John Terry: 10 Reasons Chelsea Fans Should Be in His Corner
With the offseason underway, it's easy for Chelsea fans to lose perspective.
In order to prevent that, I'm issuing a statement that I hope everyone agrees with: Chelsea need John Terry.
Now, a few weeks ago, I wrote an article about how Terry should be stripped of his captaincy. I was frustrated after the Barcelona draw, and I couldn't believe he could act so stupidly.
Now, after lifting the Champions League trophy and losing Didier Drogba, it's clear that Chelsea pride is about more than little moments. It's bigger than that.
Terry exemplifies how much bigger things are than just little moments. We need to appreciate and support him as long as he remains with the club. Here are the 10 biggest reasons Chelsea fans love Terry.
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When John Terry's on the pitch, there's no doubting his leadership ability.
His teammates flock to him, and they take in every word he says. Good players recognize greatness, and they recognize it in their captain.
While Terry is a horrible role model off the field, every youngster could learn a thing or two about how Terry leads men. As Chelsea try to transition into a bright future, having a leader like Terry will be a great asset.
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When John Terry's on the pitch, Chelsea's defense is in better shape.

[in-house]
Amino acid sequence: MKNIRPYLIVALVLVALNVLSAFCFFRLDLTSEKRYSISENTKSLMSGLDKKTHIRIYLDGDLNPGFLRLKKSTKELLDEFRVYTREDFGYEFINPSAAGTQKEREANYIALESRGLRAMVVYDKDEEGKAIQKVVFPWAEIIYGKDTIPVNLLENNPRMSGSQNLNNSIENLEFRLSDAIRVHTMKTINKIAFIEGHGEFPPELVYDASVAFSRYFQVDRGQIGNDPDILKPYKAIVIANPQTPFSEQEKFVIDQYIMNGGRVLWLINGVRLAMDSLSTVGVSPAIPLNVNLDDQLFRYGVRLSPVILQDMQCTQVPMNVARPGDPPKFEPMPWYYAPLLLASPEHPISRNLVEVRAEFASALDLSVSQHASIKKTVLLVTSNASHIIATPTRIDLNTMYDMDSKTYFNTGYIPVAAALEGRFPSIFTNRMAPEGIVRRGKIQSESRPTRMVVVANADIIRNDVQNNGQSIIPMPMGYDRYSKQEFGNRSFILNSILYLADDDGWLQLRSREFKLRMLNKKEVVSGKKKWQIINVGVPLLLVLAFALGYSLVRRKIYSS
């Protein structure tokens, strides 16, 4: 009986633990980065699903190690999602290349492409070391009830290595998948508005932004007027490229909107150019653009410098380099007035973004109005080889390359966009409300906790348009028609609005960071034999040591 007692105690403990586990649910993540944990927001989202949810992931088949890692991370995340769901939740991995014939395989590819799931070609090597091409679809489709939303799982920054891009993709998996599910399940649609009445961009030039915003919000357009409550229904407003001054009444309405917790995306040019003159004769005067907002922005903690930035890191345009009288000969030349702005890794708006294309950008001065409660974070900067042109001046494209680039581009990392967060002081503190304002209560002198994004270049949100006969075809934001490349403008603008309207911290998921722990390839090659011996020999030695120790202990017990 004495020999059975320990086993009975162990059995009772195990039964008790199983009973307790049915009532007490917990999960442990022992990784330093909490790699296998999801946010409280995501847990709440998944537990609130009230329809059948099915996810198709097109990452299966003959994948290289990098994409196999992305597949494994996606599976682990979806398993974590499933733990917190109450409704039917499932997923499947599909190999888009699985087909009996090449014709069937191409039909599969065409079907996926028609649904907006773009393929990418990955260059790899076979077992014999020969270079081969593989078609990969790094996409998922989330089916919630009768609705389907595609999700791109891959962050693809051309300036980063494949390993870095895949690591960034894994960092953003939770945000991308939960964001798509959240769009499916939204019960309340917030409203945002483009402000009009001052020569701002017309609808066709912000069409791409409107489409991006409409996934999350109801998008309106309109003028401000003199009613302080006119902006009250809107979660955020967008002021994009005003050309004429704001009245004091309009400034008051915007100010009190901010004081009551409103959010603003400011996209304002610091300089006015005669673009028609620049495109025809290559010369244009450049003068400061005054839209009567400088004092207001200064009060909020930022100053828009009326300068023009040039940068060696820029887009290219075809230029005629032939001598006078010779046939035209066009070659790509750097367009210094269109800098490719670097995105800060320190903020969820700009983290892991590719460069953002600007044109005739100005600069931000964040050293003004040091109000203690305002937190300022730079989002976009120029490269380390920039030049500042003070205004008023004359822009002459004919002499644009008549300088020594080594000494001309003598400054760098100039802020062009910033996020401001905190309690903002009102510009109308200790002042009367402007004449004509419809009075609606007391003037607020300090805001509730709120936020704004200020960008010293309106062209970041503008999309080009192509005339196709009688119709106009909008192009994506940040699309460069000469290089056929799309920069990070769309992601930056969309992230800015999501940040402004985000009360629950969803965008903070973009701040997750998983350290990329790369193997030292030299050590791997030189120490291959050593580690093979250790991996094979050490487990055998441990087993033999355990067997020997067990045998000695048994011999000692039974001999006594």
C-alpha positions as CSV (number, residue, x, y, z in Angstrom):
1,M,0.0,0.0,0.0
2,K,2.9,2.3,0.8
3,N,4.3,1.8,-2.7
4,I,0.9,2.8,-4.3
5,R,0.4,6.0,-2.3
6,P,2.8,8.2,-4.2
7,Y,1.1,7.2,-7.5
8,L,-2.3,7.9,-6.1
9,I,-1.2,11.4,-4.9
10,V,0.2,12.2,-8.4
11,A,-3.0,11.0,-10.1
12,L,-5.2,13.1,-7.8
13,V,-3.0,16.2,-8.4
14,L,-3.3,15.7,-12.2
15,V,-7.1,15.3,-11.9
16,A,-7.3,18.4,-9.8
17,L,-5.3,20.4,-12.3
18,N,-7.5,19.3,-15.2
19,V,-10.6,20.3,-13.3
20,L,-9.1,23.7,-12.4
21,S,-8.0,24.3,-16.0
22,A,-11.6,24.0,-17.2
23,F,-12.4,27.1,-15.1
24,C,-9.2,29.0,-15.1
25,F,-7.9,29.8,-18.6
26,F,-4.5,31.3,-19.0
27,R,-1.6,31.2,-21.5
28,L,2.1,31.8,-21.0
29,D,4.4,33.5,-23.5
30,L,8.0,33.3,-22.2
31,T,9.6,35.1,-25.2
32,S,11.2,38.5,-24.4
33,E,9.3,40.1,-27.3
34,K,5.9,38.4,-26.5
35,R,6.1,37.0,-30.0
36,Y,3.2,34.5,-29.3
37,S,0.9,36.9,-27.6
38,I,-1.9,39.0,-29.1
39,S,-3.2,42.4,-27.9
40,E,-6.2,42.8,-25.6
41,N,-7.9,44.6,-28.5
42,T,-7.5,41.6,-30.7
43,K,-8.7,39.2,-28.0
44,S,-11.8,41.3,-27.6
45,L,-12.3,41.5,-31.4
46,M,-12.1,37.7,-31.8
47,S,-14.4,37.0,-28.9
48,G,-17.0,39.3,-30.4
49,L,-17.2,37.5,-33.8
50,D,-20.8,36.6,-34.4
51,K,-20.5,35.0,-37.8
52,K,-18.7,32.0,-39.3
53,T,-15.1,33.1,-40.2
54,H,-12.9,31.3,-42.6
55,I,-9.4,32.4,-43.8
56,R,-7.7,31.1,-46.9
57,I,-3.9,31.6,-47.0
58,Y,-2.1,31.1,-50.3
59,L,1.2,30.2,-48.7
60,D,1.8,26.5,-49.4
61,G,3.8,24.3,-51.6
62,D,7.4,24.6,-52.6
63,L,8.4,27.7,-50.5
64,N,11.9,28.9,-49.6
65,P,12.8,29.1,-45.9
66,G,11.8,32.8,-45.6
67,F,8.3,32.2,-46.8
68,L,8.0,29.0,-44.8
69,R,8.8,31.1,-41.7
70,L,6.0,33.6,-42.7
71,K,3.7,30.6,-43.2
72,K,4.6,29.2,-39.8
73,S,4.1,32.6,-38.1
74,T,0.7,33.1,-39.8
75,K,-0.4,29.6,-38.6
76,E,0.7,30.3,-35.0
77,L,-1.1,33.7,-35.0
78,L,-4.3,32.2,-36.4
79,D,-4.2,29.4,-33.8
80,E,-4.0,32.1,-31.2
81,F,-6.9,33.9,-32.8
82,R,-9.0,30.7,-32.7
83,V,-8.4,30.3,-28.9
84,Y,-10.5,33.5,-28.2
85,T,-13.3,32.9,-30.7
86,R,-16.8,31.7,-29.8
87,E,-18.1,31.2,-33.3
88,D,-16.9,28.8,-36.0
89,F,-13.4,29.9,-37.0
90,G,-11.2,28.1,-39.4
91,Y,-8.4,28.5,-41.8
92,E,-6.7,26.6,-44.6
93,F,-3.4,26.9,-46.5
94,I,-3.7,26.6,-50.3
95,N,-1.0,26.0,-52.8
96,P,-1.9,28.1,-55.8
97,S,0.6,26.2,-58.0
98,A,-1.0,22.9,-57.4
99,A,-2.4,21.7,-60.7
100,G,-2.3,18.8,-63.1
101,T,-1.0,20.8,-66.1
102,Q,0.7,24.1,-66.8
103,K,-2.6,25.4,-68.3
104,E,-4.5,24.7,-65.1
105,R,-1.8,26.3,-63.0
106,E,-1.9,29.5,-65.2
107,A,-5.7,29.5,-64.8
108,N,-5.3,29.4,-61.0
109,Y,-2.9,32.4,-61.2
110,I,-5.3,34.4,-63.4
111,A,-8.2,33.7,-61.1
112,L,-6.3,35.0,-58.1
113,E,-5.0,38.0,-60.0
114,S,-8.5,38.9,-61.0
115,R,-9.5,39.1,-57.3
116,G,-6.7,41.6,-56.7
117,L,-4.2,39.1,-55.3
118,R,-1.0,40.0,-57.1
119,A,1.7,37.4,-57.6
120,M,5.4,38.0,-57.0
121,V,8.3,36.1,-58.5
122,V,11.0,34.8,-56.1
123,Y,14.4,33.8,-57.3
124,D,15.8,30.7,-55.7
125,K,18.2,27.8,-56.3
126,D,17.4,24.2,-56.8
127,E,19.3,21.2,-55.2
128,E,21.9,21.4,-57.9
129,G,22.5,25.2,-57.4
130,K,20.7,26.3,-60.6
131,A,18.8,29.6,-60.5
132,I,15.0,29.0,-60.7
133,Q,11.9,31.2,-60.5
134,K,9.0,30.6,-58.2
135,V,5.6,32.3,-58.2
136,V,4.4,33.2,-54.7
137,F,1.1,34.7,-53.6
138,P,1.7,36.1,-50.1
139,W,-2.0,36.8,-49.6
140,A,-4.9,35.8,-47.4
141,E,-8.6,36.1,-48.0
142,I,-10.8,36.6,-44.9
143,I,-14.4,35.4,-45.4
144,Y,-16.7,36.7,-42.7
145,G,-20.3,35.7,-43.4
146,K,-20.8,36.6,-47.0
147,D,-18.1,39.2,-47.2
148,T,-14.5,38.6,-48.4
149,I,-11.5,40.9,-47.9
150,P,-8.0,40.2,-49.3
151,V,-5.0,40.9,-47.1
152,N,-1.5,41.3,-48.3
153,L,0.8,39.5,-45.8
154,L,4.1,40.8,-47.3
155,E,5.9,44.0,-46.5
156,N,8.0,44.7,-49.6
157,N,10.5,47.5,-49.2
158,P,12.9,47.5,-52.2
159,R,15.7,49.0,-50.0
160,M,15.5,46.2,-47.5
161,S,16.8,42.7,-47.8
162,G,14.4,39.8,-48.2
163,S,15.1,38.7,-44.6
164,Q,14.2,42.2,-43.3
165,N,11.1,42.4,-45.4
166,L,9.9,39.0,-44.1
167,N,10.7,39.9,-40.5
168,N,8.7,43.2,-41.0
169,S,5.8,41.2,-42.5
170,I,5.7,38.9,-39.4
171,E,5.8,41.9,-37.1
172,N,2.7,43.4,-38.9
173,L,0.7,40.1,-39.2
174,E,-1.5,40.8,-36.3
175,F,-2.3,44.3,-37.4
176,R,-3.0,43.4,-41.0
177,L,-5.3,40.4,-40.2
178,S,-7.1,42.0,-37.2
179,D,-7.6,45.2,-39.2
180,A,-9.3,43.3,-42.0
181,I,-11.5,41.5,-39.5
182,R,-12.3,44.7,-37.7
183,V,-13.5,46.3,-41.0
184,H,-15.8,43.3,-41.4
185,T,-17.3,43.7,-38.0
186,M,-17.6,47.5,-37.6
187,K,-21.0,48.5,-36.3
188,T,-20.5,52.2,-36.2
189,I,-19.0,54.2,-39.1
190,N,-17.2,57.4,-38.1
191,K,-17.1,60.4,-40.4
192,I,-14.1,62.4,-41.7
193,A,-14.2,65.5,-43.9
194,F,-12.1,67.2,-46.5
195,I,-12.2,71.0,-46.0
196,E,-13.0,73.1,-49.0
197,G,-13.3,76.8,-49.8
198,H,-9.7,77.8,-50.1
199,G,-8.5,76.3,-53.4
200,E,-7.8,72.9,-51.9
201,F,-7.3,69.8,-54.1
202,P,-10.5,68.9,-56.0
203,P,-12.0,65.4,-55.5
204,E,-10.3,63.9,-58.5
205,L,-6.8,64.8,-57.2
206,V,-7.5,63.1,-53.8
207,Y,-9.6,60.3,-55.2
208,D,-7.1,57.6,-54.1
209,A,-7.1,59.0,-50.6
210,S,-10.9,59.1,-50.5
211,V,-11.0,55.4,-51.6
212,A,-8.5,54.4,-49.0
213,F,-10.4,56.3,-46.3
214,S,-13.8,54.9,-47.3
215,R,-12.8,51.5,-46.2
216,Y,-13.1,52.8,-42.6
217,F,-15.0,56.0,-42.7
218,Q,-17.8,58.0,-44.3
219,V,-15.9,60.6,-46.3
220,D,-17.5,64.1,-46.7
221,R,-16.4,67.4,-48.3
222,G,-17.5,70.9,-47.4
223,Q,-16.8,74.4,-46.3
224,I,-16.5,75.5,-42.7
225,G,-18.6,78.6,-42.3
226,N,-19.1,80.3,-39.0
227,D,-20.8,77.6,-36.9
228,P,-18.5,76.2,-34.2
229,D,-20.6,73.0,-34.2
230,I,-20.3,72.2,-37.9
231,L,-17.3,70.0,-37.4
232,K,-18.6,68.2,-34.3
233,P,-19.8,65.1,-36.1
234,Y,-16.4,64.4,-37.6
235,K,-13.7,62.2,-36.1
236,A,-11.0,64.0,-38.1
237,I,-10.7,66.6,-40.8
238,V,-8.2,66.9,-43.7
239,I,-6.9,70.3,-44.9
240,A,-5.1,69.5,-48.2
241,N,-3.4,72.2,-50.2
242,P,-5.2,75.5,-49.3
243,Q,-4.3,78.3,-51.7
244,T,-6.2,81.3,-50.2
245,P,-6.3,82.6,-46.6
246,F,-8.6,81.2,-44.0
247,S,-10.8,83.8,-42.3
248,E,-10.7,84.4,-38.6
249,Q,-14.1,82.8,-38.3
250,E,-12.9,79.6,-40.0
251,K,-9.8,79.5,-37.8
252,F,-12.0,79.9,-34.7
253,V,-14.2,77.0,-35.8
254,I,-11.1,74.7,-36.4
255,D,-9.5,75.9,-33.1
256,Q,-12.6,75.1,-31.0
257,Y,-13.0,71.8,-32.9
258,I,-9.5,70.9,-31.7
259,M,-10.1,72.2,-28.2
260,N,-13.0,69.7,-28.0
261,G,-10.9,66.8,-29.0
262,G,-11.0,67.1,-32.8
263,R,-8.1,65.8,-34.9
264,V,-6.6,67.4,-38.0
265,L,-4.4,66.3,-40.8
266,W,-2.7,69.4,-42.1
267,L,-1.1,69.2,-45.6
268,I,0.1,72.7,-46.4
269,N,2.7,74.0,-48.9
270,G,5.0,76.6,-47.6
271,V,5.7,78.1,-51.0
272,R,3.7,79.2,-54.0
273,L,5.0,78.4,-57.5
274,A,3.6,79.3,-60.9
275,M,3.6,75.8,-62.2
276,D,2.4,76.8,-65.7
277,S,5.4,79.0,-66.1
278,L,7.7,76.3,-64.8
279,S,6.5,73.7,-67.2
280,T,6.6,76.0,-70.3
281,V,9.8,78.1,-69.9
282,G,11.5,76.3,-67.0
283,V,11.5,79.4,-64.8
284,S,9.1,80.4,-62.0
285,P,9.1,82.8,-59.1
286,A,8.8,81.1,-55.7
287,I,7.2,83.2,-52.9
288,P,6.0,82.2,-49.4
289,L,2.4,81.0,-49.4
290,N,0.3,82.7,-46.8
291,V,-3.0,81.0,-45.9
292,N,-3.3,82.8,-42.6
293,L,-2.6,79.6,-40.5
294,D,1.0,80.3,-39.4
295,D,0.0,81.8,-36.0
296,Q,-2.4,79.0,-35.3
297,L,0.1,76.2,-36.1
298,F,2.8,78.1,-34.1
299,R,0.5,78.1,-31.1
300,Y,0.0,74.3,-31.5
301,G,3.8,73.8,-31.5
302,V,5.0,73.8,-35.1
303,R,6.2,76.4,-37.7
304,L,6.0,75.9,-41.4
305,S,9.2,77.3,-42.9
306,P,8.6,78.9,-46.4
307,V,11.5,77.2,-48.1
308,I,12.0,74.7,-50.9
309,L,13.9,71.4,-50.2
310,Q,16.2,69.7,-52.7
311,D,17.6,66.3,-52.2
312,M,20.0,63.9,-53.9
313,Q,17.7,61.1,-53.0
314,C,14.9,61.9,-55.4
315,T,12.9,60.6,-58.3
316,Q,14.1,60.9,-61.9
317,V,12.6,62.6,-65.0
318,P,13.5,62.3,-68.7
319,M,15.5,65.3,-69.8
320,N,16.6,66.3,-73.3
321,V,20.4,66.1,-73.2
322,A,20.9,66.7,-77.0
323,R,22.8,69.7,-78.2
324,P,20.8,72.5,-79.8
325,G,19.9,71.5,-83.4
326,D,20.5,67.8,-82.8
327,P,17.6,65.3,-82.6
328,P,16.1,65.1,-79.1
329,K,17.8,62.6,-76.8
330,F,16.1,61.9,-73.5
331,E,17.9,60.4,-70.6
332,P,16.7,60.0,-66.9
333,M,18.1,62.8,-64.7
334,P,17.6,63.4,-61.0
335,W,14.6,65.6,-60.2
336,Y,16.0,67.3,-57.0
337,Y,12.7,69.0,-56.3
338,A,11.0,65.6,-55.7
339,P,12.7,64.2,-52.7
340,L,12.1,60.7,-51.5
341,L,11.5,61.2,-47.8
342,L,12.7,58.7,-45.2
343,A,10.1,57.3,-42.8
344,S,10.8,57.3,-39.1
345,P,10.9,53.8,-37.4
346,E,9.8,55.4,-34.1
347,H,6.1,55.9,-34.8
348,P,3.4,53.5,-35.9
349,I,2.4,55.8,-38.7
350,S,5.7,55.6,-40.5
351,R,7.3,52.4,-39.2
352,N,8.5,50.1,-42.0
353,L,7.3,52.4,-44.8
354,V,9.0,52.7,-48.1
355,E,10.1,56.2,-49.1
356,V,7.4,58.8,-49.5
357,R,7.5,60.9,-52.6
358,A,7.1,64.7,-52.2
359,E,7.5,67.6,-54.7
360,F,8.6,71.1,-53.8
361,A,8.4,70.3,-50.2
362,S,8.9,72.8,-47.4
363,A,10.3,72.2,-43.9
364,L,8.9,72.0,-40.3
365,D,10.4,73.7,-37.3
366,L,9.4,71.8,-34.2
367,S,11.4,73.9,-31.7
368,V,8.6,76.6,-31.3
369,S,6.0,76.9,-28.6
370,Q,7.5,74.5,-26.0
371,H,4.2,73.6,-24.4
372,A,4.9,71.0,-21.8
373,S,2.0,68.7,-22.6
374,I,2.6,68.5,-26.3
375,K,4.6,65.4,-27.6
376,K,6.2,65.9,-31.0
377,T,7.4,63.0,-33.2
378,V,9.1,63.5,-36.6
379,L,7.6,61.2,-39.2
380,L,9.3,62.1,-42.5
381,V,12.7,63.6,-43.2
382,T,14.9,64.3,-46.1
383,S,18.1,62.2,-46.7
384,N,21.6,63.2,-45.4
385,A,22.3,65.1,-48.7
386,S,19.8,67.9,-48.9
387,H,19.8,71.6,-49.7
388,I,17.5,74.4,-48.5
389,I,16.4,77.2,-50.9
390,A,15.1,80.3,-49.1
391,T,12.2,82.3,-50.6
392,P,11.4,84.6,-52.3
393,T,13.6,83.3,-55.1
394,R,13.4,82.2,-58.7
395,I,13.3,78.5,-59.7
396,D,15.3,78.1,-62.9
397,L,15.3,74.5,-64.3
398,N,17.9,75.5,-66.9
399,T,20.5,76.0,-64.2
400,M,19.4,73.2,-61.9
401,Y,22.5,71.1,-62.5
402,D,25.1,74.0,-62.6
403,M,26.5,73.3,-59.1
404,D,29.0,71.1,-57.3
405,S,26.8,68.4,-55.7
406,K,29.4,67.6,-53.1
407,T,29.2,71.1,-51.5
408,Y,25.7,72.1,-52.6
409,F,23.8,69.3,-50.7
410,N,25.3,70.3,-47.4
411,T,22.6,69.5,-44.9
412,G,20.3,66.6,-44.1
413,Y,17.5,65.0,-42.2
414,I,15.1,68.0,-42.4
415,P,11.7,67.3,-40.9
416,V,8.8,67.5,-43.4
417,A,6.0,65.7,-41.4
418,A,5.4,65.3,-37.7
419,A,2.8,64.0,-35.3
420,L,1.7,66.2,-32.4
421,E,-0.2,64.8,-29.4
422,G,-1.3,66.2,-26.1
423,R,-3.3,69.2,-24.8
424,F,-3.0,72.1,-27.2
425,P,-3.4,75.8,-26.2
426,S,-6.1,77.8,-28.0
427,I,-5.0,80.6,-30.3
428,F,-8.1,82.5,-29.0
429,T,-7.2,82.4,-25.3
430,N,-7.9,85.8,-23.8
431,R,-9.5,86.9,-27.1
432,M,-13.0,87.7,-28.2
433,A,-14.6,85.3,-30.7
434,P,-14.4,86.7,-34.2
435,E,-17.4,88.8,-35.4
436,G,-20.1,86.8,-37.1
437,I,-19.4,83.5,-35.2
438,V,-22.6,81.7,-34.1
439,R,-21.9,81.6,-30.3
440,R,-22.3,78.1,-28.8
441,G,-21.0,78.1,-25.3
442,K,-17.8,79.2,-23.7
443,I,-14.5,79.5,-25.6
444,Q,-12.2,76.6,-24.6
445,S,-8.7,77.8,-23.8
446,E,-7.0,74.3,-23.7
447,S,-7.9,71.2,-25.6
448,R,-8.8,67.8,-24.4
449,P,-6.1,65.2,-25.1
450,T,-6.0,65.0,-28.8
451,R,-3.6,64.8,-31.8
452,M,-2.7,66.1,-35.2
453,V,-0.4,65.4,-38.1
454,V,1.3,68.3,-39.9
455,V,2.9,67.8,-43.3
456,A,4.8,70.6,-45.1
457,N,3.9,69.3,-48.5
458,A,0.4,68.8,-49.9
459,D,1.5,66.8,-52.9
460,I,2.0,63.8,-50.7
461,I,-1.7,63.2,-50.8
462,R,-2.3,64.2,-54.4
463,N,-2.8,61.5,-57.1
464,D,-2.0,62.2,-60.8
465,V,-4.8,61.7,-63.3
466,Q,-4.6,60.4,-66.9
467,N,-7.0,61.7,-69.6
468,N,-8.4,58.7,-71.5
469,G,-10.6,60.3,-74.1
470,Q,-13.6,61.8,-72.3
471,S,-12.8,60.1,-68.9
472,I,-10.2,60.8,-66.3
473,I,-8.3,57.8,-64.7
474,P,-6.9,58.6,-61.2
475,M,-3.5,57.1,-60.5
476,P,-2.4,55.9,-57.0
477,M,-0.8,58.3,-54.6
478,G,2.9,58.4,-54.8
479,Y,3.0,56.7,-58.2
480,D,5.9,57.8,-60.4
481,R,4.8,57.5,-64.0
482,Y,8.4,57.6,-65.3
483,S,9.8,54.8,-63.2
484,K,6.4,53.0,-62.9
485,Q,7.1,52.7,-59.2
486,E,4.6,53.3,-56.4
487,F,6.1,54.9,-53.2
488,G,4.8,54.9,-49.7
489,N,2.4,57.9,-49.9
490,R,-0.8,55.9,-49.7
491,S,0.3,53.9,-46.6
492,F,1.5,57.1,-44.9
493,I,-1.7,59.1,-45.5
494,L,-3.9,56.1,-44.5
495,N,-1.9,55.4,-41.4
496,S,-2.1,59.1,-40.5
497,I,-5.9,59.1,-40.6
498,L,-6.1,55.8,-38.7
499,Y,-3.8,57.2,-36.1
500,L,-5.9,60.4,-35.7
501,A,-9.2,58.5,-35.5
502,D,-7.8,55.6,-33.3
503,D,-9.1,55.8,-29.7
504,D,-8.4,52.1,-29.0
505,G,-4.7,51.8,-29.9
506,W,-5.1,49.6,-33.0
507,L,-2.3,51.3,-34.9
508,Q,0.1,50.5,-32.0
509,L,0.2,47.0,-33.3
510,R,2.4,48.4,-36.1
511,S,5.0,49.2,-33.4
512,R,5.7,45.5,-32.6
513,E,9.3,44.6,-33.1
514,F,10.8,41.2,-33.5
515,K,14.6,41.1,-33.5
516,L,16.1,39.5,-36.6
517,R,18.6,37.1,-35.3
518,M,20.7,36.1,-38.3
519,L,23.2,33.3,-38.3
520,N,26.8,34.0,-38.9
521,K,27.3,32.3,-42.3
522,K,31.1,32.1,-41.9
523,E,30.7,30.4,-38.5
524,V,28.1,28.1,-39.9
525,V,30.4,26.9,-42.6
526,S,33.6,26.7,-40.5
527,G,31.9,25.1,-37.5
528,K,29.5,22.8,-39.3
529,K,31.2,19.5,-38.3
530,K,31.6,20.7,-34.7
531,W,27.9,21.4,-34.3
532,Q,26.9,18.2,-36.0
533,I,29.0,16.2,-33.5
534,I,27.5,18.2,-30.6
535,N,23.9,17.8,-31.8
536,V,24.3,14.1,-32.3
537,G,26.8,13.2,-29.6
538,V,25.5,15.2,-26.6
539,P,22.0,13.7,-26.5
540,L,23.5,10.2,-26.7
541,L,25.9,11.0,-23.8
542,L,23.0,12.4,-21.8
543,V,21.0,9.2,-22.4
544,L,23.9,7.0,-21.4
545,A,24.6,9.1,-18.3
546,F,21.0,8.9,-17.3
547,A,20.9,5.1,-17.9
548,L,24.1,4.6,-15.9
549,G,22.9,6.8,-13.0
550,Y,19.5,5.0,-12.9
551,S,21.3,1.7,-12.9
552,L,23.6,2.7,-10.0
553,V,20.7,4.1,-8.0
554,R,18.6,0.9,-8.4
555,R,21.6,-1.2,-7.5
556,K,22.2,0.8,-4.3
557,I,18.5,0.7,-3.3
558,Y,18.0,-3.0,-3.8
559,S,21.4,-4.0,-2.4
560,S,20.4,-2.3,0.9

He makes great tackles, challenges for the ball in the air and intercepts passes as well as anyone. He is one of the most complete defenders a coach could ask for.
No, Terry isn't as good as he once was. However, at 31, he still has plenty left in the tank to play at a high level.
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There's no questioning John Terry's desire to win.
At times, it can be detrimental, but for the most part, Terry's drive has made him a better player. He wants to win every match, and he wants to do it by any means necessary.
Terry played the last few months of the season with broken ribs. He was hurting every time he moved, every time he breathed. Still, he gutted it out and helped his team win two trophies.
Say what you want about his decision-making, but there's no doubting Terry's passion for the game.
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When things were going wrong for Chelsea, it was easy to blame John Terry's ego.
Many people thought he had too much control of the dressing room, and he was the reason Andre Villas-Boas was run out of town. That's probably true, but that doesn't mean it's necessarily a bad thing. Villas-Boas alienated the old guard, and that type of transition would not go over well at any club.
Terry, though, always tried to command his defense. He understands tactics, and he knows how to win in the Premier League. With him on the pitch, it's like Chelsea has two coaches.
And, yes, that's a good thing.
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John Terry has been the captain at Chelsea for eight seasons (and a little more), and he has won a dozen trophies in that time.